As a former head of the Indian Health Service, Dr. Charles Grim, Cherokee, has worked with several U.S. surgeons general, as well as with tribal leaders and traditional healers from all over the world. He is well-attuned to the health disparities that minorities in this country face and well-aware of the social determinants of health. Grim has been nominated to serve as U.S. Surgeon General by the National Indian Health Board and the National Congress of American Indians.
Grim is currently Deputy Executive Director for Health Services for the Cherokee Nation, a system that includes the 60-bed W.W. Hastings Hospital, eight outpatient health centers in 14 counties in northeast Oklahoma, an EMS service and the Jack Brown Youth Regional Treatment Center for alcohol and substance abuse. Operated by the tribe under the terms of the Indian Self-Determination Act, the health service has 2,000 employees and treats 150,000 patients annually.
Grim began preparing to become a doctor in high school, having had the opportunity to get to know medical professionals in his small community and determined that dentistry was the field that most attracted him. His parents were very supportive and his aunt and uncle encouraged him to look at the Indian Health Service after he earned his D.D.S. from the University of Oklahoma College of Dentistry in 1983. As he became more involved in management and saw the need for further education, he earned a master's in health services administration from the University of Michigan Ann Arbor School of Public Health in 1992.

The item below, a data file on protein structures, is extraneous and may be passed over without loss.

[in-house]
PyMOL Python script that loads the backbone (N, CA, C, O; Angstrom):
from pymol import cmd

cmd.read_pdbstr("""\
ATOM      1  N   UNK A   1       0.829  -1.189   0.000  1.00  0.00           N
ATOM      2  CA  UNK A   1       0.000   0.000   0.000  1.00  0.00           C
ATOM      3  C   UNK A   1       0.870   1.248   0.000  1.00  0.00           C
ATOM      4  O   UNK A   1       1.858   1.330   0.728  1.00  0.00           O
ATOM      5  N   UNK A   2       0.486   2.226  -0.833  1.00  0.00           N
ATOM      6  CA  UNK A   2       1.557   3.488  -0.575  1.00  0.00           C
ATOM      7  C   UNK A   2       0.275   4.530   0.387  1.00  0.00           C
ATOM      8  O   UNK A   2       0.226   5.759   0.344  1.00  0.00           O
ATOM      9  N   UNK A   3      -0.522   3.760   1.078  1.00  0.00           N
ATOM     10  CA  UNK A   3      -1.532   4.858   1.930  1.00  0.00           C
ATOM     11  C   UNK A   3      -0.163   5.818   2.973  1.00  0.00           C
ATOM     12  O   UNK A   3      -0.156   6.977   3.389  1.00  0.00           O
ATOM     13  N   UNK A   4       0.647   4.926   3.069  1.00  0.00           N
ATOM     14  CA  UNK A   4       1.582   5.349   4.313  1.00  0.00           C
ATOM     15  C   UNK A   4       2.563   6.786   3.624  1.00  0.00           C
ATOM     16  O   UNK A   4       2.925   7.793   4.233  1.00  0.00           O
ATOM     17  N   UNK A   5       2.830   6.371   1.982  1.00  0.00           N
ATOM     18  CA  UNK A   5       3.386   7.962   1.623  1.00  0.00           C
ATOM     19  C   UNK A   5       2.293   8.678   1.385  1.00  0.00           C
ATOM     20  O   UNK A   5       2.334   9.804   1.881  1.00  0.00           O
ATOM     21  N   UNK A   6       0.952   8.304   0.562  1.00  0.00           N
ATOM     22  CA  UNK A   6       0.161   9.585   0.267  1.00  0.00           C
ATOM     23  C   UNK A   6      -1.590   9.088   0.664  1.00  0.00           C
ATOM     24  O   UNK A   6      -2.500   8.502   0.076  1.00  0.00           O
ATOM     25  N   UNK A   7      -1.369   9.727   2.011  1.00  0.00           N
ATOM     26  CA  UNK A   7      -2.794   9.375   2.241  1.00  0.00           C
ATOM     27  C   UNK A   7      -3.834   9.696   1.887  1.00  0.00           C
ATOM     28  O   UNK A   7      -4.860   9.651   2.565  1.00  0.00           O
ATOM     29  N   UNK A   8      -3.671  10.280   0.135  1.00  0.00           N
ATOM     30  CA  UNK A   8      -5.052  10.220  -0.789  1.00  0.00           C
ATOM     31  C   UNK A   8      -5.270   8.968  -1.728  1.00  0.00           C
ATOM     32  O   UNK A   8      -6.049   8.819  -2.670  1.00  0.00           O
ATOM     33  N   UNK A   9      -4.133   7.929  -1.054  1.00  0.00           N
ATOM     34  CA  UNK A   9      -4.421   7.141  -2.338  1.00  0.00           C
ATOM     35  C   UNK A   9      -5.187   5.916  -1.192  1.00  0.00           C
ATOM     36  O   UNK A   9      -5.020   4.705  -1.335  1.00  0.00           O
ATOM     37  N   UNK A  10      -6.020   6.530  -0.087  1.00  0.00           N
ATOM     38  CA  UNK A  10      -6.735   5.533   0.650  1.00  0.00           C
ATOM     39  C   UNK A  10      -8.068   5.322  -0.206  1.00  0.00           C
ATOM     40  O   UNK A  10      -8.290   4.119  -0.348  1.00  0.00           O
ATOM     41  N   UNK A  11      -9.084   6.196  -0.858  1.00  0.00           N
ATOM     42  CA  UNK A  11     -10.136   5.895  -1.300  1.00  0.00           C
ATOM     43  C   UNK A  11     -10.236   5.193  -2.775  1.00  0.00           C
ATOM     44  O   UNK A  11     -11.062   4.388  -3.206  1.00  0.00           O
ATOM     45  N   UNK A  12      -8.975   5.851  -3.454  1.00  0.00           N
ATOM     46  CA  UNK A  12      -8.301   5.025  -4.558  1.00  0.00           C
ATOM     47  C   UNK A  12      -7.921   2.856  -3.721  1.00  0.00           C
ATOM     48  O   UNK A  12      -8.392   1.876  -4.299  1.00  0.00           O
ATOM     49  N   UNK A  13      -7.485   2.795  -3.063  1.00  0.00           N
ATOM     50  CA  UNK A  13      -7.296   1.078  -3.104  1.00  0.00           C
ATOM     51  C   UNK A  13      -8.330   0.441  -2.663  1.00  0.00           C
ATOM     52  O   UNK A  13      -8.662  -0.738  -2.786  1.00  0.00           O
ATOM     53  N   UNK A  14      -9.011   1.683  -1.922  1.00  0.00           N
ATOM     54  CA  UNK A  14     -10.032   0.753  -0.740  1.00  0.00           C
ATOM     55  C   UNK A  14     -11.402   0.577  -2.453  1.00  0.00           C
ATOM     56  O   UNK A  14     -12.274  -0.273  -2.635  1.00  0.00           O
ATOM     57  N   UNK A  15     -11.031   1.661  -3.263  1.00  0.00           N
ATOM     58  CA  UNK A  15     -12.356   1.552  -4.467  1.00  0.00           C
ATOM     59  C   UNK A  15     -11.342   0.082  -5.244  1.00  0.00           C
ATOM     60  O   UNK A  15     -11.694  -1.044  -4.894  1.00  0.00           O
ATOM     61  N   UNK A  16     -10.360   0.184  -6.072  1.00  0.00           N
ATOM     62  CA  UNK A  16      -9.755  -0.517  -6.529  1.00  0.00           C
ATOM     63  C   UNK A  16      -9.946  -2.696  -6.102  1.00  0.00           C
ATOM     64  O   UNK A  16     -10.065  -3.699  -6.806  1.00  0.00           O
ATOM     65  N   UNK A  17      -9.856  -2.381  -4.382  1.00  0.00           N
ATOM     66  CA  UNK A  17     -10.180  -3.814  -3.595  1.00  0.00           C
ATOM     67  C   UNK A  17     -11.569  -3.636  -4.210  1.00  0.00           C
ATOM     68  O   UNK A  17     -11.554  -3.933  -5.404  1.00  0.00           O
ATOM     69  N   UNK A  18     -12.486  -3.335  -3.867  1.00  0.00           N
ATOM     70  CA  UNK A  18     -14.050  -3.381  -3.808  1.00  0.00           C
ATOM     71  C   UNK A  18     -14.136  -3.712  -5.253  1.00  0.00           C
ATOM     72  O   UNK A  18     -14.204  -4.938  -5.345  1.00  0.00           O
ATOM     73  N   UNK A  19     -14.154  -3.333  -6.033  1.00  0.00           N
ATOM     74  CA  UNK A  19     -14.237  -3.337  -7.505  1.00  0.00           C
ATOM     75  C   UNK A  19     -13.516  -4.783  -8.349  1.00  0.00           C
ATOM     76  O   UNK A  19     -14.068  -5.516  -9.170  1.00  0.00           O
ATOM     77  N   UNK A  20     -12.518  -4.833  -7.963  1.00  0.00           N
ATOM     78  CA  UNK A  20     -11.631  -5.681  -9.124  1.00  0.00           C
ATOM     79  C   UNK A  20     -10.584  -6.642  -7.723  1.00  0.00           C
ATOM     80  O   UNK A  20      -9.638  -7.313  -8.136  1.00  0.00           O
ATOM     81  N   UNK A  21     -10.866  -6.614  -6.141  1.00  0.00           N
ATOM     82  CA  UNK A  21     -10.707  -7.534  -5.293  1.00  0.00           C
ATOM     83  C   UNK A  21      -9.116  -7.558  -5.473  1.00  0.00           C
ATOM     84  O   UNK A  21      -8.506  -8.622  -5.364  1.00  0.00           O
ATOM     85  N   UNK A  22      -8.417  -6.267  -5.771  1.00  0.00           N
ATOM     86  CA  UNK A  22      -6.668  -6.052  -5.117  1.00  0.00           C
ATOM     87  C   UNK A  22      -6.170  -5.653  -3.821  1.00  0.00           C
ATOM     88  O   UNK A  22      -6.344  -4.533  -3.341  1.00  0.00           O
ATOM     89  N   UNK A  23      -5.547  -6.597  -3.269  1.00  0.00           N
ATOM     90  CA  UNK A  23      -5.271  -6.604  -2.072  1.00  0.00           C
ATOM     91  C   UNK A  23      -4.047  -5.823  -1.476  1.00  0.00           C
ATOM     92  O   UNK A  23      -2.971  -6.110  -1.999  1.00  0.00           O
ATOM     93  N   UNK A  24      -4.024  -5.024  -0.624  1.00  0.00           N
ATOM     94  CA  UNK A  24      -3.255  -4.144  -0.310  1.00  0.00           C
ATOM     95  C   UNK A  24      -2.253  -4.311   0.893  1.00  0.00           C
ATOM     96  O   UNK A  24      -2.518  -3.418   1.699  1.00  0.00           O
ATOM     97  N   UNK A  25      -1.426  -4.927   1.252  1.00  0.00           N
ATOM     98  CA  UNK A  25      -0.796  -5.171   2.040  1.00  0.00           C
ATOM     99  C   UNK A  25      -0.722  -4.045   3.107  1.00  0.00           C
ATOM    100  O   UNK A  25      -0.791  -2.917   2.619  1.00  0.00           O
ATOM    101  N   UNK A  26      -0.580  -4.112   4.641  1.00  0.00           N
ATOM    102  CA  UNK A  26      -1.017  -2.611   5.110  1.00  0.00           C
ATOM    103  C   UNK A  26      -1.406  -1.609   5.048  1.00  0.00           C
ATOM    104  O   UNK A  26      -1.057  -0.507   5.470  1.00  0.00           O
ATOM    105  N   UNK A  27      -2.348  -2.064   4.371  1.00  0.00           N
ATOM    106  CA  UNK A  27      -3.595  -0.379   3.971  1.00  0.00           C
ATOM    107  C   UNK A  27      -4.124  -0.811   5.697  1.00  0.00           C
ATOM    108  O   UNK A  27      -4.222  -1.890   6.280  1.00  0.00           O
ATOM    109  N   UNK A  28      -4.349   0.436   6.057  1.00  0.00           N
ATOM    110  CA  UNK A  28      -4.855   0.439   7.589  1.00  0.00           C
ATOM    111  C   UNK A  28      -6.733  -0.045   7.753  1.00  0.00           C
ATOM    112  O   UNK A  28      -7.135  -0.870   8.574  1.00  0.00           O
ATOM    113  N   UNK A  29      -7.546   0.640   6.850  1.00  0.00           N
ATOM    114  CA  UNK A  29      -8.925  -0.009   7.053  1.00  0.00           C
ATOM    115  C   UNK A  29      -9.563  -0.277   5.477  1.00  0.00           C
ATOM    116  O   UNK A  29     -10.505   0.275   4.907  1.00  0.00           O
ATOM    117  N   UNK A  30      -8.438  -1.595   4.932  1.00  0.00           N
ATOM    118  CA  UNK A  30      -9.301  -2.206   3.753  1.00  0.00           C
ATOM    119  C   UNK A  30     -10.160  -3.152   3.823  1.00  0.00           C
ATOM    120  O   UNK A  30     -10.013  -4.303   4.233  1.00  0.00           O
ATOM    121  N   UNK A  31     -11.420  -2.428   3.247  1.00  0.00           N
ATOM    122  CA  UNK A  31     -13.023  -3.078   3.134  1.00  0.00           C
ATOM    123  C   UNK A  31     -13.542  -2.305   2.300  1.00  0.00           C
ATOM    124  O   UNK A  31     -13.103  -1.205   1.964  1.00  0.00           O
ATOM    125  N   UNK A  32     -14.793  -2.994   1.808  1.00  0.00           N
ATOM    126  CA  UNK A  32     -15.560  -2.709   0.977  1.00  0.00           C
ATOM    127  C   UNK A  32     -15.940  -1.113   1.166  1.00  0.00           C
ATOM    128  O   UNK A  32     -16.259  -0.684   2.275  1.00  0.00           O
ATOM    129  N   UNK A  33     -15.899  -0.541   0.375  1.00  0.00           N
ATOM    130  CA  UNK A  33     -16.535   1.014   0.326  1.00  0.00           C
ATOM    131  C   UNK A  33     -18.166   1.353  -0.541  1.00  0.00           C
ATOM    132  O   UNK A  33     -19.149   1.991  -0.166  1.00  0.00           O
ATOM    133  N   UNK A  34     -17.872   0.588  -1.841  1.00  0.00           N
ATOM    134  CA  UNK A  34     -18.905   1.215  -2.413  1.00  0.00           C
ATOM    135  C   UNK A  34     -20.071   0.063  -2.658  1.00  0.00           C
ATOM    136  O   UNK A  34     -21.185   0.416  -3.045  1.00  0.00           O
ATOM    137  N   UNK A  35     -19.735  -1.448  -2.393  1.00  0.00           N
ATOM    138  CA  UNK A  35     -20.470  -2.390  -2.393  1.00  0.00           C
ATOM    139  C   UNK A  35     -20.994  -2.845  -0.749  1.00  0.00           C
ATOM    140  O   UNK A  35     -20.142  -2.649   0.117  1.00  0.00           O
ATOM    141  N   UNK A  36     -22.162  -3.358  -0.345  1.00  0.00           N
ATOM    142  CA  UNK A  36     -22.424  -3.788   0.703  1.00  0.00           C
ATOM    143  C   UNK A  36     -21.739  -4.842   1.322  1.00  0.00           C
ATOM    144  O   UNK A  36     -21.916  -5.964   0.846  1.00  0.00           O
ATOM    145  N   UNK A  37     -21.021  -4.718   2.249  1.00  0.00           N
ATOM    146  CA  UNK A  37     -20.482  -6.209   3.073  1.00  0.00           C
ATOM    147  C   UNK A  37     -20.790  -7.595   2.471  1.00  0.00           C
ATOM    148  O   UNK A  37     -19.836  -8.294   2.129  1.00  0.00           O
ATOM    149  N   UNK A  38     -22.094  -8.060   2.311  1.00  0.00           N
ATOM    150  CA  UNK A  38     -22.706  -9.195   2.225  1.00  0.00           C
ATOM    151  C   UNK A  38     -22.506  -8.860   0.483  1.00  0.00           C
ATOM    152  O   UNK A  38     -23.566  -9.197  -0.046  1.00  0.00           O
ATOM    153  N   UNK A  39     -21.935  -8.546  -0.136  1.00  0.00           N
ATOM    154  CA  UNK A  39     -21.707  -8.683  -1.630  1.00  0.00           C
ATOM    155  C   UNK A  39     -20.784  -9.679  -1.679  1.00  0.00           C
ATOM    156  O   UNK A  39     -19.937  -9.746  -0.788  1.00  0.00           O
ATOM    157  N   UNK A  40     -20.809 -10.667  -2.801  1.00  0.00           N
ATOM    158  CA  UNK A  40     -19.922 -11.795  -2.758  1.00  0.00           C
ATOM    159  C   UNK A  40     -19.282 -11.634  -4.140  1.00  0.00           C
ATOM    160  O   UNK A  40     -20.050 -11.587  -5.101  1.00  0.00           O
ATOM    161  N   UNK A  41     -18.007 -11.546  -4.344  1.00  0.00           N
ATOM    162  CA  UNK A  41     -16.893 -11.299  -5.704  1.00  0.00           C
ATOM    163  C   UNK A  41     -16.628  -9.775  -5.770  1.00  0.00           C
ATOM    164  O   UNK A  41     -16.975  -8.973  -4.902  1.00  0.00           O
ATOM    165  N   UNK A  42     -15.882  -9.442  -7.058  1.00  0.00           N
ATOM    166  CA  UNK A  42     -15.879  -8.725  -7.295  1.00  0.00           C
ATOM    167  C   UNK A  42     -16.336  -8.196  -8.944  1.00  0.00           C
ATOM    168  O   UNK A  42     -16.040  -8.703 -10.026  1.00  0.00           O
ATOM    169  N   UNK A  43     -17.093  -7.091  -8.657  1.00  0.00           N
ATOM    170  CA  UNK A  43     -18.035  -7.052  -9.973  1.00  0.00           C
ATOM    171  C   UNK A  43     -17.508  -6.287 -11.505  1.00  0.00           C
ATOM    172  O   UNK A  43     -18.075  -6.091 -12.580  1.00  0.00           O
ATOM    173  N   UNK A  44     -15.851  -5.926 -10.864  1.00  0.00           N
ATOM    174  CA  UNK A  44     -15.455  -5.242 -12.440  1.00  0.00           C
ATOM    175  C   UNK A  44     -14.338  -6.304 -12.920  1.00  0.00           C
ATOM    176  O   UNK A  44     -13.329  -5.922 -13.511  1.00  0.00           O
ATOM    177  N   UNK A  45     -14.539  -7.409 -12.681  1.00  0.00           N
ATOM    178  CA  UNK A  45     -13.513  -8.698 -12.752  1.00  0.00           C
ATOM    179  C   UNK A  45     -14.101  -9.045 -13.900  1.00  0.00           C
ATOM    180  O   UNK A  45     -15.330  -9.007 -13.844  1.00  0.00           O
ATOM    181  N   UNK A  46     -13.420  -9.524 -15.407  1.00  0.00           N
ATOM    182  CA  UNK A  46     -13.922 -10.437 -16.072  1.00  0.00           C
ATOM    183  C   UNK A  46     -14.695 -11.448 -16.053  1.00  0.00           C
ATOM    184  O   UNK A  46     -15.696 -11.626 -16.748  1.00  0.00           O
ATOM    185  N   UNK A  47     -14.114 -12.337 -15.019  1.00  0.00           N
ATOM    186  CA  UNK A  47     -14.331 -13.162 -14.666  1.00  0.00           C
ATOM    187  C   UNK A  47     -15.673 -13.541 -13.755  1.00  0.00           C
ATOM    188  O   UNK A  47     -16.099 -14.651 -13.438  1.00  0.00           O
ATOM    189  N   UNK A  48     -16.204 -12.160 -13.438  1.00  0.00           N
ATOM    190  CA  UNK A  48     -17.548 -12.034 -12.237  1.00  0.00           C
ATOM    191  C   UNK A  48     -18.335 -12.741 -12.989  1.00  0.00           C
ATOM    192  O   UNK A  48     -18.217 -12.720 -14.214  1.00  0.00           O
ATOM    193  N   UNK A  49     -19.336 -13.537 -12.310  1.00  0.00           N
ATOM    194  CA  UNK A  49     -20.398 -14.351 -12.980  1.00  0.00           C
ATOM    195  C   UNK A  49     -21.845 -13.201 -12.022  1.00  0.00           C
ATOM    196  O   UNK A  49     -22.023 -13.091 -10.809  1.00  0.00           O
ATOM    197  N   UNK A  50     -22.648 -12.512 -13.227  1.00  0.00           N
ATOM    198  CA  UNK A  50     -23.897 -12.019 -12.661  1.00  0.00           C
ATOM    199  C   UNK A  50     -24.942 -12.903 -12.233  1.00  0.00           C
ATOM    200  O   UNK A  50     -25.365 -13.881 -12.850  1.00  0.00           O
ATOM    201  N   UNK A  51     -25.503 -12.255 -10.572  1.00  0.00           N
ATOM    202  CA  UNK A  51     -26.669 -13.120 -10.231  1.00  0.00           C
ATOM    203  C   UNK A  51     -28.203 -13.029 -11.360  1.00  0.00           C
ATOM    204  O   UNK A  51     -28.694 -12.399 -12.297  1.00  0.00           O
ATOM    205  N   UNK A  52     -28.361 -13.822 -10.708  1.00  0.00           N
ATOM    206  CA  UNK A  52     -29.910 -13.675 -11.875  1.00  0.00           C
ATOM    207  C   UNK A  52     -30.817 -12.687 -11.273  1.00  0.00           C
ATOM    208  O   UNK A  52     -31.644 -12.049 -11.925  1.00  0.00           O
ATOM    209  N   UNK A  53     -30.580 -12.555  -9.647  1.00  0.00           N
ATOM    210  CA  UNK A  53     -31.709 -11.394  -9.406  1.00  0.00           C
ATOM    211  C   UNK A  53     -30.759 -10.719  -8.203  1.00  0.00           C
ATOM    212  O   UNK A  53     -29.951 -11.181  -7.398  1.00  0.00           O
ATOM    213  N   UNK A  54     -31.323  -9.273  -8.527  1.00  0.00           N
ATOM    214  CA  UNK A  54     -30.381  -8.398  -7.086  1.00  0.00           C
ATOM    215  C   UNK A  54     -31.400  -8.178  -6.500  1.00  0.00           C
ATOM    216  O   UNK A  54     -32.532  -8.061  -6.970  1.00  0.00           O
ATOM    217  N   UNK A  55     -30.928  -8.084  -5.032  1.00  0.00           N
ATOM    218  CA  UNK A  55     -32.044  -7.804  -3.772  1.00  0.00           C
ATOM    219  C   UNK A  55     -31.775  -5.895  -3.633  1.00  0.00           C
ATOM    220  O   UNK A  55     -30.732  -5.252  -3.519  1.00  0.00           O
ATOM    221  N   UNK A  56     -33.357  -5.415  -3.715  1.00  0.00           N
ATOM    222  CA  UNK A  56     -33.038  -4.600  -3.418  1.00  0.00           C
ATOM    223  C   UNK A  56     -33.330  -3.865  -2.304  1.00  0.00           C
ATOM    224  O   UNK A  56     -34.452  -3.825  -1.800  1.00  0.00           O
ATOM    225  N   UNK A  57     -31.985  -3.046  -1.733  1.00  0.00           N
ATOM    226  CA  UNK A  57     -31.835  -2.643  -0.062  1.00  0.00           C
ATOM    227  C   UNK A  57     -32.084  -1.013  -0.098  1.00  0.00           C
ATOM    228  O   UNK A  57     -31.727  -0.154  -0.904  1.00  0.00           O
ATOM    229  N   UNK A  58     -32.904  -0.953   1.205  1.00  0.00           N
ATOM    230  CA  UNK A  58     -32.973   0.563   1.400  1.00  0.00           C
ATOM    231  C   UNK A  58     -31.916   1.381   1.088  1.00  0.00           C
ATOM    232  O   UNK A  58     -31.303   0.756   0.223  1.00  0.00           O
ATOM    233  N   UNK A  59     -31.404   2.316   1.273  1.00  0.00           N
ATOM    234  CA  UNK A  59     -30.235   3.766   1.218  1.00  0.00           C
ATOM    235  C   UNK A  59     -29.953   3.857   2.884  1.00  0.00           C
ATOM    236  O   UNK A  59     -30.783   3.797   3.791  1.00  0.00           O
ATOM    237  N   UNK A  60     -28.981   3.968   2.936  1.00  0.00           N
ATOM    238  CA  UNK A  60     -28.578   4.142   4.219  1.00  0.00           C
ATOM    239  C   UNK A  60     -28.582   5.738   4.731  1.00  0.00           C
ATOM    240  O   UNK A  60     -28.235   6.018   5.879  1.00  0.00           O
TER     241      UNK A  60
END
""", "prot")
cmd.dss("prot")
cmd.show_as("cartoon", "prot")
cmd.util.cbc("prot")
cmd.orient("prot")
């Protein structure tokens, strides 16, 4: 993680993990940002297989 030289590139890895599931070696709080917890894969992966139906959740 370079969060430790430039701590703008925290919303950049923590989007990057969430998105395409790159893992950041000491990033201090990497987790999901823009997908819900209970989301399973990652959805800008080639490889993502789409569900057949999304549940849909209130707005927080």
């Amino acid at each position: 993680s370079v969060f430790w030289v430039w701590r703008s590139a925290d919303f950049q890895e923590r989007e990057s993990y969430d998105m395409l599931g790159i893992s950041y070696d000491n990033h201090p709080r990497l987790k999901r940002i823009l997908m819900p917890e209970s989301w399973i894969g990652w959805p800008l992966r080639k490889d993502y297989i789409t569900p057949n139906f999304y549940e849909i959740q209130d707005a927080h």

He served as a U.S. Assistant Surgeon General Area Director for the IHS from 1999-2002. In 2002, President George W. Bush asked him to serve as U.S. Assistant Surgeon General in charge of the Indian Health Service, a position he held until 2007 when he assumed the duties of senior executive policy director for IHS.
After retiring from a 26-year career in the Indian Health Services, including several years in D.C., he went home to Oklahoma where the Cherokee Nation tapped him to lead its health service. Asked if he had planned a second career, Grim chuckled and noted that he has five children, ages 8 to 26. With two in college and two still at home, he expects his working life to continue for quite some time.
Grim says his experience in Washington has made him highly conversant with the Affordable Care Act and with the medical issues facing minorities. He says encouraging people to develop healthy habits is important, but he takes issue with those who blame people for poor health choices when in fact many do not have control over where they will buy their food or what foods are available to them. “Such problems require policy changes at the state and federal levels,” he says. “Options need to be available so people can pursue healthier lifestyles. Health promotion, physical activity, farmers markets, food coops are all things that lead to better health and that help the local economy as well.” Grim notes that the Cherokee Nation has been successful in implementing many such programs.
Grim says that any of the Native American candidates nominated to would do Indian Country proud. “There has never been an American Indian appointed as U.S. Surgeon General,” he says. “To be among three American Indians nominated by the National Indian Health Board and National Congress of American Indians to potentially make history and serve as the country’s highest doctor, is very humbling.”